Wednesday, October 27, 2010

In the Middle of a Dog Fight

There are blessings and curses with living in the country.  The blessings, of course, I have listed before.  The curses, not so much because I usually don't focus on them.

But every once in a while, they are shoved into your face, and you can't avoid them.

Yesterday was one of those times.

I was headed home for lunch.  A neighbor from down the street had come to see if he could use my phone.  He has three dogs: two of them un-neutered males.  Much of the time, they run freely in the area, even though his yard is fenced.   This day was no exception: the two males had joined my neighbor in his quest to use my phone.

As my neighbor approached me, another neighbor's dog (who mysteriously had gotten out of the house) came tearing toward the initial guy's pets.  This dog too was un-neutered.  Apparently, he was on bad terms with the dominant male of the first guy's pack.  A fight ensued.

I am no stranger to dog fights.  We have two spayed dominant females.  Those of you who have been in this situation before know--that ain't a good thing.   And they are vicious.  I've had to break up more than one battle between my two females, and I have the scars to show it.  Fortunately, I have learned that when such battles occur, I must wait until the right moment to secure both of my dogs' choke chains.  When I can get them and twist them, I effectively end the fight because neither can breathe.  The animosity is still there, but the fight is over because they have a choice: breathe or fight.  Most dogs, even though the desire to fight is still there, do want to live.

My wife and I believe in responsibility, and we believe we have the responsibility to take care of our pets, even two which will fight.  Therefore, our house is a maze of baby gates.  No longer do our children really need them, but our pets do.  Out two female dogs spend the entire day and night separated from each other.  Not only do we want to endanger their lives, but if one of our kids were to get between those two dogs while fighting...well, I hate to even go there.

Which brings me back to the dog fight I witnessed.  I could see this thing unfolding right before my eyes.  My neighbor's boxer versus the other neighbor's lab mix.  Neither dog was wearing a choke chain, and neither one was backing down.  The lab mix actually was the top dog in this battle.  I have little doubt he would have killed that boxer.  He was bigger and stronger, but definitely not quicker.  However, I have noticed that dogs usually don't use their quickness when it comes to fighting.  They tend to rely on their strength.

As the two battled, the lab's owner got himself in the middle of it trying to break it up.  He started asking for my help.  Now, I know I'm supposed to help others.  I know as part of my faith tradition, I'm supposed to lend a helping hand.  But at that moment, I was not going to get myself in the middle of a dog fight.  #1: They weren't my dogs.  #2: I didn't want to get bit.  For those of you who know, the odds of getting bit when trying to break up a fight are extremely high unless the dogs have choke collars that you can easily grab.  #3: I have no idea what the vaccination records of these dogs are.  I don't know if they've had their shots, and the last dang thing I need is to go through a series of rabies shots.  No.  I wasn't about to get involved in that dispute.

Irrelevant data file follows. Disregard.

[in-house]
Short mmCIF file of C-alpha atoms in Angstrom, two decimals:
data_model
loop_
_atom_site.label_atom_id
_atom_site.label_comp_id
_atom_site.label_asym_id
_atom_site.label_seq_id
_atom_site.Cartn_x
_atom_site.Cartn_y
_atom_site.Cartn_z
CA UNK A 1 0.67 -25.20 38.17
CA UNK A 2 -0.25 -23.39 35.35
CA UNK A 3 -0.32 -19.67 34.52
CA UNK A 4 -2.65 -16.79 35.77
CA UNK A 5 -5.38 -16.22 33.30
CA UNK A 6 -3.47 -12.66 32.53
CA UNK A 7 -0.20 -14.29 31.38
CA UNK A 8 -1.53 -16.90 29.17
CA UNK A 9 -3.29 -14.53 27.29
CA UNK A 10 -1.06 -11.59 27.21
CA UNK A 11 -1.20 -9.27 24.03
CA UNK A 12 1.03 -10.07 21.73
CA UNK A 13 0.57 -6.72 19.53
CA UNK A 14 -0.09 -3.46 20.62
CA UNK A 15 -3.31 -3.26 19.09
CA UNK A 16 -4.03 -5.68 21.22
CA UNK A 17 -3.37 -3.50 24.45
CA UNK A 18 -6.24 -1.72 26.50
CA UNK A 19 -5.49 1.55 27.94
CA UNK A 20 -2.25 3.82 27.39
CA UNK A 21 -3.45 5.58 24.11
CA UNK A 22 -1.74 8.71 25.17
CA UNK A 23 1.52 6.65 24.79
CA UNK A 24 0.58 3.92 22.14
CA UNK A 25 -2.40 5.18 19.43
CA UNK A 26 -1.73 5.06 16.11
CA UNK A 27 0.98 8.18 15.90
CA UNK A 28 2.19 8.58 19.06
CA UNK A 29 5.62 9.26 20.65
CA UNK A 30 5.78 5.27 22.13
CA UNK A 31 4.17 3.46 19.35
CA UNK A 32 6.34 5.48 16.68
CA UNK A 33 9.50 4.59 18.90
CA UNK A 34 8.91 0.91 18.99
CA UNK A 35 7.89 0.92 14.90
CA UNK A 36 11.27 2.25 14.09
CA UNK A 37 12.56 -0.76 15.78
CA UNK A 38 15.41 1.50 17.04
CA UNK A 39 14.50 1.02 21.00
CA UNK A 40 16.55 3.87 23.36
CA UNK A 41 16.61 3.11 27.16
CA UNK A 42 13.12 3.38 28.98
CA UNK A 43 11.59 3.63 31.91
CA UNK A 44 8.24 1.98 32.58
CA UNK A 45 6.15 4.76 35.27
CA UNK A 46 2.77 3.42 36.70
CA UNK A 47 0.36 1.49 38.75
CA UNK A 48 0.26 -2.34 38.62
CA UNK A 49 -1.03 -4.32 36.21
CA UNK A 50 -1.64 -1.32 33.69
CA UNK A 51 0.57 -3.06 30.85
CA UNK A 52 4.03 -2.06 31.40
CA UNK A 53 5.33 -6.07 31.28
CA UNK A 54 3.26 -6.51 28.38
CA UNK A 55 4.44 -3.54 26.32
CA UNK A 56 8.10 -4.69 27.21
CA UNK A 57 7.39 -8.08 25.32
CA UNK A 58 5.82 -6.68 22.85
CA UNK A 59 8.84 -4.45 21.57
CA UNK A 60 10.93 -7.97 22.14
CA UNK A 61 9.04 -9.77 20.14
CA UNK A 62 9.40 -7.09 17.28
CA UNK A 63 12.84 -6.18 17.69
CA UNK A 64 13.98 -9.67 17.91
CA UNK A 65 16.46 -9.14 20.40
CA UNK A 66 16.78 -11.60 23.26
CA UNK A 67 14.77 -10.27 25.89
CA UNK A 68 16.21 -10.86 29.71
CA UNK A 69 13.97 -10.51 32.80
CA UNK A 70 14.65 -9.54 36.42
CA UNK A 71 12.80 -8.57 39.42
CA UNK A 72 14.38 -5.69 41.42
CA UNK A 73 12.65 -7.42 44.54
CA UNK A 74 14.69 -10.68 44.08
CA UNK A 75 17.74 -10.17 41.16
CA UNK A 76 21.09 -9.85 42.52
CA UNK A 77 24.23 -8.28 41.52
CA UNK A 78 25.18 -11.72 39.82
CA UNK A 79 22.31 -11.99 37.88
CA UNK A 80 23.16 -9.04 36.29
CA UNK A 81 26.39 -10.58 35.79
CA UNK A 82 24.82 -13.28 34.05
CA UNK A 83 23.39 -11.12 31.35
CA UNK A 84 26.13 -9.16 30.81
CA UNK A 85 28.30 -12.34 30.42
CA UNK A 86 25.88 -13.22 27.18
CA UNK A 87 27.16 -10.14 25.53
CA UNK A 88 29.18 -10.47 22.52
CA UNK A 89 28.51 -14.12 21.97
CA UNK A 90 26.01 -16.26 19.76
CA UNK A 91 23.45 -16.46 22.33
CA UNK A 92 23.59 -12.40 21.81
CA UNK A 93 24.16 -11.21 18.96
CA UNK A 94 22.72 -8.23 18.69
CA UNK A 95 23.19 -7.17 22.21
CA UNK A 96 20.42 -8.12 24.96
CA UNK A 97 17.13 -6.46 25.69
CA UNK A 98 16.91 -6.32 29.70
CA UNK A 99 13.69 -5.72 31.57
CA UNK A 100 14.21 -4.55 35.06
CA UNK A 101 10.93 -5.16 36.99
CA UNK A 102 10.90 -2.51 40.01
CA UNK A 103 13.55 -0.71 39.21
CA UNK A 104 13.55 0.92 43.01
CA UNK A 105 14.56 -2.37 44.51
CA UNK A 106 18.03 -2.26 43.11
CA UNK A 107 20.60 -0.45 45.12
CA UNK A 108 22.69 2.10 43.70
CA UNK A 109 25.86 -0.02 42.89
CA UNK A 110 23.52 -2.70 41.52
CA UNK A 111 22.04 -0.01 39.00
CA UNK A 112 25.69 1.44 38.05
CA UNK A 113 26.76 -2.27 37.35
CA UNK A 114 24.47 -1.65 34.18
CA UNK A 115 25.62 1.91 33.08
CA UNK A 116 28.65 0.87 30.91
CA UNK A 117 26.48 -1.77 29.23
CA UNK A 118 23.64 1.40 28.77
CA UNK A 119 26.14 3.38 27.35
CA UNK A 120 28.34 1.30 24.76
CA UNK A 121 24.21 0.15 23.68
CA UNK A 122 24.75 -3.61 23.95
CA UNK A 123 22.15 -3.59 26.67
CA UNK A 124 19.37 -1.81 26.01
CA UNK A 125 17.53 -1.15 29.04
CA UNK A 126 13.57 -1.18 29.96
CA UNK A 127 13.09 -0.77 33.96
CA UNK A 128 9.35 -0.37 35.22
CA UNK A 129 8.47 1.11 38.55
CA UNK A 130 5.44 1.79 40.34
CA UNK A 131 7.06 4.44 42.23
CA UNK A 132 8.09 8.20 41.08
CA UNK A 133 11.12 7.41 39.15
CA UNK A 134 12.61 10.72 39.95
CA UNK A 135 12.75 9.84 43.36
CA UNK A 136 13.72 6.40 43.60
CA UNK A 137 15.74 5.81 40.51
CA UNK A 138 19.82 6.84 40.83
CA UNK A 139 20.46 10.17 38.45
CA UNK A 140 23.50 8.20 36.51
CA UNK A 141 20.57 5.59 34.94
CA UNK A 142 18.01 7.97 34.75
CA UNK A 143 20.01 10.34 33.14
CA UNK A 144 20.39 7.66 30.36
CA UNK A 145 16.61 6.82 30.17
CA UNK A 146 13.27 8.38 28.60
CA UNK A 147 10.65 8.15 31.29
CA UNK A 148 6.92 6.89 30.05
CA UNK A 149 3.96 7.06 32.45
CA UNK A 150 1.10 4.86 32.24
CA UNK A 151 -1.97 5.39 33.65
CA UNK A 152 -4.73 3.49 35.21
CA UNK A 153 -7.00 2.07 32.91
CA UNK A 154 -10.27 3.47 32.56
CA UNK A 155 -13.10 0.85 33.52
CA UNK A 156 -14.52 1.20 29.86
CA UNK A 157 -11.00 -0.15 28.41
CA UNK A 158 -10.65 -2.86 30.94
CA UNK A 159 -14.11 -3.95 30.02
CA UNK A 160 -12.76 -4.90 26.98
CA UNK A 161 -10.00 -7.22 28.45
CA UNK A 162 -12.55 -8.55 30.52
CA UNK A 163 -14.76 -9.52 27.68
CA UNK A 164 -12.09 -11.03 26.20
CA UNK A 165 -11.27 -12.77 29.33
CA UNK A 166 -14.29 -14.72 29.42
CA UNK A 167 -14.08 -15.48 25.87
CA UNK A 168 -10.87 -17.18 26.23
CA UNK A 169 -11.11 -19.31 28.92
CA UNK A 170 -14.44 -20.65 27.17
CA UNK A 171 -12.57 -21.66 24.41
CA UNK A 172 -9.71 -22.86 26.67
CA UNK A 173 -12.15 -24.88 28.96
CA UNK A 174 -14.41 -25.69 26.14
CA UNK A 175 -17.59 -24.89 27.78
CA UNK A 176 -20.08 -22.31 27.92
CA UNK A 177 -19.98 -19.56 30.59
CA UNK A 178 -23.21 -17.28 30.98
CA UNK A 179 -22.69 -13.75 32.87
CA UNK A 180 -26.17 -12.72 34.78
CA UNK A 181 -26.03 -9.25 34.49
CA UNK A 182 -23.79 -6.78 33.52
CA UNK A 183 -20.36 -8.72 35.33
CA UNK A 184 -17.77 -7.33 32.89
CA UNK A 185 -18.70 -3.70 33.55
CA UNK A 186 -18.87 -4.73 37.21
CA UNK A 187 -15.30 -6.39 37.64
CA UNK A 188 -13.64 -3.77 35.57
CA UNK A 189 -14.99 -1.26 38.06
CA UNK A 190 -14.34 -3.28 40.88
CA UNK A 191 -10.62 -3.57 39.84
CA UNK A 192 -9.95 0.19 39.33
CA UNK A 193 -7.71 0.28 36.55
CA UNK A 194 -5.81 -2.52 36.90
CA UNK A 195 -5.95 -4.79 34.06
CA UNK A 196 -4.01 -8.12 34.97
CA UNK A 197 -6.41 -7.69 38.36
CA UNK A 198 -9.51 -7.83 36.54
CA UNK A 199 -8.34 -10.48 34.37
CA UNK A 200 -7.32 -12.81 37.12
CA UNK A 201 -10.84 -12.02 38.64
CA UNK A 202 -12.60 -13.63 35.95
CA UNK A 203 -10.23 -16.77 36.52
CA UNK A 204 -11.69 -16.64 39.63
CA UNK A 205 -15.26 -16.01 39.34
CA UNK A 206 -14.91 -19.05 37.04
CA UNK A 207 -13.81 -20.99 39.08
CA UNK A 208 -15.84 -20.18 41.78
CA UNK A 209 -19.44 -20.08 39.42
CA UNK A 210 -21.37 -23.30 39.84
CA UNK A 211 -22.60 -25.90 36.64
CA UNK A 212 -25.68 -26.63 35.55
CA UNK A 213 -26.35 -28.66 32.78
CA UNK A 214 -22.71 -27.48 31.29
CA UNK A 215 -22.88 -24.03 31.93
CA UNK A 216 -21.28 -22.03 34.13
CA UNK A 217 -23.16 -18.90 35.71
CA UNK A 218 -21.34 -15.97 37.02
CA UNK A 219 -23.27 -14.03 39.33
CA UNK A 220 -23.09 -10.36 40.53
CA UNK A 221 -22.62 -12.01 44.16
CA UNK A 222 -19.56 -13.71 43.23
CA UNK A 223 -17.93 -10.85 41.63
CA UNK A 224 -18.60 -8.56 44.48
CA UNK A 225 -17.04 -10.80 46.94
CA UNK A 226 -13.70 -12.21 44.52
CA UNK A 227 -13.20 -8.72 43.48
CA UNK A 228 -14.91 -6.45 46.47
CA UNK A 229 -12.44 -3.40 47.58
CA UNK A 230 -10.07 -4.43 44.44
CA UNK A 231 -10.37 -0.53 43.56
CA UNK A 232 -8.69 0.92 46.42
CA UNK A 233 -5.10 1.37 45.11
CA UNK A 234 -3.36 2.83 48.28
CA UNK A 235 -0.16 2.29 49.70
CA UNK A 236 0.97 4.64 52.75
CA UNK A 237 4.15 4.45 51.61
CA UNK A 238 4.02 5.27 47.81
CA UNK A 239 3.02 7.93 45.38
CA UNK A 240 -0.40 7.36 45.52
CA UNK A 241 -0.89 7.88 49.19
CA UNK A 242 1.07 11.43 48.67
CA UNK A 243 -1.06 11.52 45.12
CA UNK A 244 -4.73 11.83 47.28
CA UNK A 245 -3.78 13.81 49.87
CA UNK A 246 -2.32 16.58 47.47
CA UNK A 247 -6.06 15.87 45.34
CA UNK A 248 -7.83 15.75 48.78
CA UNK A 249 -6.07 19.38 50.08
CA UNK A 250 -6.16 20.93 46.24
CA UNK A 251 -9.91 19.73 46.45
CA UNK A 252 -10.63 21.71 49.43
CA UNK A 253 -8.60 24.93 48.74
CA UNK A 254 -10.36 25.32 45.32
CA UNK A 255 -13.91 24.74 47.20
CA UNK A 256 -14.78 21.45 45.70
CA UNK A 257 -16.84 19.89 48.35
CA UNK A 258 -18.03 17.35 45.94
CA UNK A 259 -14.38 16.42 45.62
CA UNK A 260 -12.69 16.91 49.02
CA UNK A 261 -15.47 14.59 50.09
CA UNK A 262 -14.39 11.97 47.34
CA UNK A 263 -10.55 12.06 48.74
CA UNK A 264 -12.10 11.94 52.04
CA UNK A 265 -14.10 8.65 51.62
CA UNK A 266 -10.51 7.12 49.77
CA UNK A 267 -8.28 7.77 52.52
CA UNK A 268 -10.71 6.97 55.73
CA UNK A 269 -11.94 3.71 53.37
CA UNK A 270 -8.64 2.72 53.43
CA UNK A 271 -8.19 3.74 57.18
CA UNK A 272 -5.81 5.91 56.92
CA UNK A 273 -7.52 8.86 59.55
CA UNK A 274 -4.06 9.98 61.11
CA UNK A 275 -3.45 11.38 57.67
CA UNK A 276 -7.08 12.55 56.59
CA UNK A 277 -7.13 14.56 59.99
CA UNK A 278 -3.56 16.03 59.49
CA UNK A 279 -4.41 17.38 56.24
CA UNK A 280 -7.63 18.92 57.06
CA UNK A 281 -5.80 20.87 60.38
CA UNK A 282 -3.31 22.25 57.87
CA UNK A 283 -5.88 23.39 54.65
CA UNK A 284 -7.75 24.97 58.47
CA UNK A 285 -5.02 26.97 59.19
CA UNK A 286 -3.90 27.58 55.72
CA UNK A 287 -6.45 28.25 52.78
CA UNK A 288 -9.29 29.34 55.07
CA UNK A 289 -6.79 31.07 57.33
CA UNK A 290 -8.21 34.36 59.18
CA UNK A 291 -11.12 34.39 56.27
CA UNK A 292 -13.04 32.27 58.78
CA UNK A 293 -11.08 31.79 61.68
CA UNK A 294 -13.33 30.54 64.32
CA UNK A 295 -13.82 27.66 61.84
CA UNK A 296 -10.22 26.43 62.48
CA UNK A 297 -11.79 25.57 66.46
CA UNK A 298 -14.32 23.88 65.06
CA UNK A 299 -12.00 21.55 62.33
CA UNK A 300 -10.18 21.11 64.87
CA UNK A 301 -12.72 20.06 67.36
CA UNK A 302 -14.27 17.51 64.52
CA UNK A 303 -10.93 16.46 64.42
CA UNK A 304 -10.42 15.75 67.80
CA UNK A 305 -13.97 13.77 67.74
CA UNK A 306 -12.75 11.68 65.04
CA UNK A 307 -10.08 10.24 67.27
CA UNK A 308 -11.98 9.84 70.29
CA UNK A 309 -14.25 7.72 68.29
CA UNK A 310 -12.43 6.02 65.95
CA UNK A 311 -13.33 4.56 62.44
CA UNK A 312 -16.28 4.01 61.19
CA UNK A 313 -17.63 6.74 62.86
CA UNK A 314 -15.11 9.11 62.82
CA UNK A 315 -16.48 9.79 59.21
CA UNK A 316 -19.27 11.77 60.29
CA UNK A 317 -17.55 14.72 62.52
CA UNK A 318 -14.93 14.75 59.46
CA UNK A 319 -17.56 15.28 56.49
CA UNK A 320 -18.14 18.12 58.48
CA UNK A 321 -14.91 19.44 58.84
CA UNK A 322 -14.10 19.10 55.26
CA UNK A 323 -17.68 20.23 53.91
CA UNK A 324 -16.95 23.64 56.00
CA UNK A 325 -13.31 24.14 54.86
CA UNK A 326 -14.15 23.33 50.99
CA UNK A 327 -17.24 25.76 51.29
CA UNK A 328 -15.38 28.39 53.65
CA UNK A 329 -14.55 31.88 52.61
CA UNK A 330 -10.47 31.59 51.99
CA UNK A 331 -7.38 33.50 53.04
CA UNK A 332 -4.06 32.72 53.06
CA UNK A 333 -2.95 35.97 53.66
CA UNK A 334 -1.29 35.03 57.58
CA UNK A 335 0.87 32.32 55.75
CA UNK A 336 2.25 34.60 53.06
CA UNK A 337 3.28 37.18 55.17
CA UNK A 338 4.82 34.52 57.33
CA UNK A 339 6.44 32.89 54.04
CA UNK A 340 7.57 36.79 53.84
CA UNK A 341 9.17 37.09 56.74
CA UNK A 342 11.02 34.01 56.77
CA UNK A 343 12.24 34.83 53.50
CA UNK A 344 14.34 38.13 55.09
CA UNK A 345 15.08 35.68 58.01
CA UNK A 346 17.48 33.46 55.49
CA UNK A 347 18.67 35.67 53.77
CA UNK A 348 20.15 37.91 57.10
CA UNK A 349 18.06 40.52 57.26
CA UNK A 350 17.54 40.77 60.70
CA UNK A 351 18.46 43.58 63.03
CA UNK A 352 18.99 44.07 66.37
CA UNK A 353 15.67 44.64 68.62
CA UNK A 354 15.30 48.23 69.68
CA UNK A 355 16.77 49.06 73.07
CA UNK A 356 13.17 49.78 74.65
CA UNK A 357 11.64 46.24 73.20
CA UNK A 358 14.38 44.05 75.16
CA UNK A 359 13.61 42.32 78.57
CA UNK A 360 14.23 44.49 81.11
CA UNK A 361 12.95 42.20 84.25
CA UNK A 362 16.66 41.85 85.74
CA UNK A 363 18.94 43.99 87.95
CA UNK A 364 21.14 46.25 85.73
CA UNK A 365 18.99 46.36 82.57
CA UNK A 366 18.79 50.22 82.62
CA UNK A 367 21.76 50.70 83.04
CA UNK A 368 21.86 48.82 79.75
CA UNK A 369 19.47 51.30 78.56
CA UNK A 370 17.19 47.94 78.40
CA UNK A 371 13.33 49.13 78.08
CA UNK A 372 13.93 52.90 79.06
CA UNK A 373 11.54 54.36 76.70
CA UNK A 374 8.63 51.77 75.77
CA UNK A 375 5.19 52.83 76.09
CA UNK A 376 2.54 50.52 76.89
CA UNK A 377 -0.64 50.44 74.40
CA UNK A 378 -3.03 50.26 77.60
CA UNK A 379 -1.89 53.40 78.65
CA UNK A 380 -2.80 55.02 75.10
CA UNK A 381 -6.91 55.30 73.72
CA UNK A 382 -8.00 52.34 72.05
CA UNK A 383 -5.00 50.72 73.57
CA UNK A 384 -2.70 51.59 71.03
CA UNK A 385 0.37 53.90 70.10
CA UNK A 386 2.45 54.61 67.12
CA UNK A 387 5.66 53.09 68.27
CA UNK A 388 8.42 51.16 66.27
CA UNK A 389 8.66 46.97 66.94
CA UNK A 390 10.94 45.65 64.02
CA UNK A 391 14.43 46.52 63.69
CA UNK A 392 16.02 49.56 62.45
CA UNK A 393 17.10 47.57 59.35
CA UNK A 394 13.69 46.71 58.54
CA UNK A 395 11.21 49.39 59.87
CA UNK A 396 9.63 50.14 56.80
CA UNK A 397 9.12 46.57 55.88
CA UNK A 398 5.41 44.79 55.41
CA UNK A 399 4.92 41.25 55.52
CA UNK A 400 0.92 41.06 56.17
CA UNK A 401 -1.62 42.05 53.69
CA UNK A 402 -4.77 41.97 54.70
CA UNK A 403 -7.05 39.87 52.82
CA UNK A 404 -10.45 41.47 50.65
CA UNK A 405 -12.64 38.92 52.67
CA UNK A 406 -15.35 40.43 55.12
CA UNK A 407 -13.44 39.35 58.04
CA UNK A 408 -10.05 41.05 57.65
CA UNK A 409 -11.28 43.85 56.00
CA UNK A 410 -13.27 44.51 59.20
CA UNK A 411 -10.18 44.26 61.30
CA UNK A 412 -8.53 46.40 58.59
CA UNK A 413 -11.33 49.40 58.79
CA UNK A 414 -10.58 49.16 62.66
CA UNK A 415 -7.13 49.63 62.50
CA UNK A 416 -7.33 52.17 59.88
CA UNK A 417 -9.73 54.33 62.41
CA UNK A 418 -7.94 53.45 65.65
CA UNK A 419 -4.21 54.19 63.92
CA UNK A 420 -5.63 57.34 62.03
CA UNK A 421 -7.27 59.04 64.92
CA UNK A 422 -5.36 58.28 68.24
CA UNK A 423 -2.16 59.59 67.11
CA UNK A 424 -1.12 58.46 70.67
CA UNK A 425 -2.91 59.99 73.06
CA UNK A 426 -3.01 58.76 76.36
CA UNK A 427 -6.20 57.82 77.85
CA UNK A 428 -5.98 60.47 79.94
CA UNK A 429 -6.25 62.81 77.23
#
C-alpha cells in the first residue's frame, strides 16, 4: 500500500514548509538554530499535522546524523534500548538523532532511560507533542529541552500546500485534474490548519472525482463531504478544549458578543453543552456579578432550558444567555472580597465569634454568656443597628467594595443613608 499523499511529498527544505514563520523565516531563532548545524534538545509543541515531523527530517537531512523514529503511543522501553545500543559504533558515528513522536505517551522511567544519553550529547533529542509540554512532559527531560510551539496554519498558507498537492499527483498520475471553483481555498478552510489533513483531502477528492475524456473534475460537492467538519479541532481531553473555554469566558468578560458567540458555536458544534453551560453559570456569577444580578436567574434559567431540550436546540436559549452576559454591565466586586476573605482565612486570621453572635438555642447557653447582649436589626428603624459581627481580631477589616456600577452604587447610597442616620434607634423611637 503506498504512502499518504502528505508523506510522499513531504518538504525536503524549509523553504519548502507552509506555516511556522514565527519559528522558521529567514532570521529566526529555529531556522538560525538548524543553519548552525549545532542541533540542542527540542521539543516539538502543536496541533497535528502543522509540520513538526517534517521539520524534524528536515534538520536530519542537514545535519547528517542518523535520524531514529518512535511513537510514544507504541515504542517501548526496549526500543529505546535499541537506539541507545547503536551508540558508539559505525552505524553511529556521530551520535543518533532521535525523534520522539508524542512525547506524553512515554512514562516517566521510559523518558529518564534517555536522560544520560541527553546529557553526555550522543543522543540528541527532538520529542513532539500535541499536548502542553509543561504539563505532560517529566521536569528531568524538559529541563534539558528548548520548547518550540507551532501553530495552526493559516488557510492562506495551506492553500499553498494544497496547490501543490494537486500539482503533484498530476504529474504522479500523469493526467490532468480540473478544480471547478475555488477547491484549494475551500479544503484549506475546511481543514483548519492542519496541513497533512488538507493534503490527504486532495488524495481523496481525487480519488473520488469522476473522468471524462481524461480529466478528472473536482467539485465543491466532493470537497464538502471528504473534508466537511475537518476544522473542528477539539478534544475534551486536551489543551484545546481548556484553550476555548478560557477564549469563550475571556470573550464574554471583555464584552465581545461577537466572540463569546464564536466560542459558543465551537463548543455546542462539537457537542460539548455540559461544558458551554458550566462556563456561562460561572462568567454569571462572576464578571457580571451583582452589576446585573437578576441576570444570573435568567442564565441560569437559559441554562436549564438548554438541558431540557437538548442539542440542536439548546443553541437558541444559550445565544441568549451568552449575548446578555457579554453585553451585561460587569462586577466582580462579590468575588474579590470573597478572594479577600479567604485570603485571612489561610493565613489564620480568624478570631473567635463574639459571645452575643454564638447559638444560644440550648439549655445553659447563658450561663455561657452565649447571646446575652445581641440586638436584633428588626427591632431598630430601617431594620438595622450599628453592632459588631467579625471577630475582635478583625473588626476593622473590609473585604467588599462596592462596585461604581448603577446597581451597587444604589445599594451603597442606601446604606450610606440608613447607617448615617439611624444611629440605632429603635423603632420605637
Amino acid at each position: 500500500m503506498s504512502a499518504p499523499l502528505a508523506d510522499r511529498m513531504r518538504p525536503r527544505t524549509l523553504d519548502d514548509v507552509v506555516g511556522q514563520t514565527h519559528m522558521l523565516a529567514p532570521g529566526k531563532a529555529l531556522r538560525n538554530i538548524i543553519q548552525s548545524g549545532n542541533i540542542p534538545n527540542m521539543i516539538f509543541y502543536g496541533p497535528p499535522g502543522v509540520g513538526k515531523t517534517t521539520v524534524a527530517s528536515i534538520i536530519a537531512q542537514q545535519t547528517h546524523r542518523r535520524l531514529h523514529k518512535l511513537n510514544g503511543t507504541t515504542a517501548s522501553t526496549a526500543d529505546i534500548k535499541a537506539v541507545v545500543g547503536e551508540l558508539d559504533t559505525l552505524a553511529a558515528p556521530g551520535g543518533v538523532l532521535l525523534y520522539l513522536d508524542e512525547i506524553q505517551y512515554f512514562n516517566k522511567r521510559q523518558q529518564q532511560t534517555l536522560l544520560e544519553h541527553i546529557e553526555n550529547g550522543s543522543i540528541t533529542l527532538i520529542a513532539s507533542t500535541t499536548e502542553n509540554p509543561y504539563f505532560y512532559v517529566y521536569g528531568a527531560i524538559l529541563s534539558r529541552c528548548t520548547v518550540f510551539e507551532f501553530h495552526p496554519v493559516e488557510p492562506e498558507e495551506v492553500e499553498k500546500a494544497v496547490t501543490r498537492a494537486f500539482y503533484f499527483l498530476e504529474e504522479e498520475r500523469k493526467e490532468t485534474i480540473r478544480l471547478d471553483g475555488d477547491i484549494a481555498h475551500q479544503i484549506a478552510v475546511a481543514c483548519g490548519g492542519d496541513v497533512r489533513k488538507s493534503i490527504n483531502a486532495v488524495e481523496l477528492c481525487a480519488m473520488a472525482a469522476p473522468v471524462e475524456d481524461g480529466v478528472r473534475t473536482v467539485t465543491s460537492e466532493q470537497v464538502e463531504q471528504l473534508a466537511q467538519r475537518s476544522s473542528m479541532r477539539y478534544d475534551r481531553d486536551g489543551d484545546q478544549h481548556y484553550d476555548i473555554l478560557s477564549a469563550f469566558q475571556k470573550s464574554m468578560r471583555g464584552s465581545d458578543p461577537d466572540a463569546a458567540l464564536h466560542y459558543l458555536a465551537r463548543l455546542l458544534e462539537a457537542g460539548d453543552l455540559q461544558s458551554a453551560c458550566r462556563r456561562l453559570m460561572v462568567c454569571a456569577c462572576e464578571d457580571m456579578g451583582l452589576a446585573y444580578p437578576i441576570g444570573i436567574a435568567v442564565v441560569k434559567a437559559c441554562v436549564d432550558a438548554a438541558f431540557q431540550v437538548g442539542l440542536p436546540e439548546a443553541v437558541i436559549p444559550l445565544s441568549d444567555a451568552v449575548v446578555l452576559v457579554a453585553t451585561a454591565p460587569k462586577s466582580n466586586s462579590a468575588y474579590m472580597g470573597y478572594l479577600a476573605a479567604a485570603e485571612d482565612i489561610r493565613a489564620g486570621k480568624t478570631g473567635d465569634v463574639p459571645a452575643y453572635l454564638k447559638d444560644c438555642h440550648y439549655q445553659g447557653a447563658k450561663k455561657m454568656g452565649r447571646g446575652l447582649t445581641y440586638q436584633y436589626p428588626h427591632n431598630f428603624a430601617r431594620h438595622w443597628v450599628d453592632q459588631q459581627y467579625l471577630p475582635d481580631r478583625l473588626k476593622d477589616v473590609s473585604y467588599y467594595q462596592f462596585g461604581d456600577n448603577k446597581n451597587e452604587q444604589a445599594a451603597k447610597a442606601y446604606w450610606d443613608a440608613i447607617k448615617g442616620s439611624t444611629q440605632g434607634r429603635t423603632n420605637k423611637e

I ended up running to the home of the guy who owned the boxer.  He came out, and they eventually separated the dogs.  The boxer was hurt pretty bad with a couple of gashes near his neck.  Nothing fatal, but definitely debilitating for a while. 

And of course, no one did anything illegal.  That's one of the curses about country life.  You can let your pets run all over God's creation with no consequences.  They can fight and bite, and there's really nothing you can do about it.  My wife and I said we wouldn't move out here until the back yard of the parsonage was fenced.  And when we used to take our dogs for a walk it was always on a leash.  Cities and towns can enforce such things--not in the country.

I'm not complaining about this; it's just the way it is.  We've adapted and will continue to take responsibility for our animals.  But, again, I refuse to get in the middle of a dog fight.

Yet, how many of us do so even in our regular lives?  How many of us interject ourselves into fights between others?  How many of us take sides or try to separate warring parties, and we are the ones who eventually get bitten?

I know Jesus said, "Blessed are the peacemakers."  But how does one go about making peace between parties that literally hate each other and will fight to the death?  How does one go about making peace without getting one's self "bitten" or worse?

I make it my policy as a  pastor to refrain from entering into any family disputes.  There have been one or two of them that I've come across.  I make it known that I am available to talk to anyone, yet I will not try to tell anyone what to do.  I make it known that I have a care and concern to see families reunited and made whole, but I will not try to save them unless all parties agree to work together.  I tell them I will pray for them; not that someone will come to their senses (usually in a dispute both sides have some blame), but that God's Spirit of healing will work among them.

Is this chickening out?  Is this failing to follow the words of Jesus?  Maybe.  Maybe I am completely wrong, but I also know how foolish it is to get in the middle of a dog fight.

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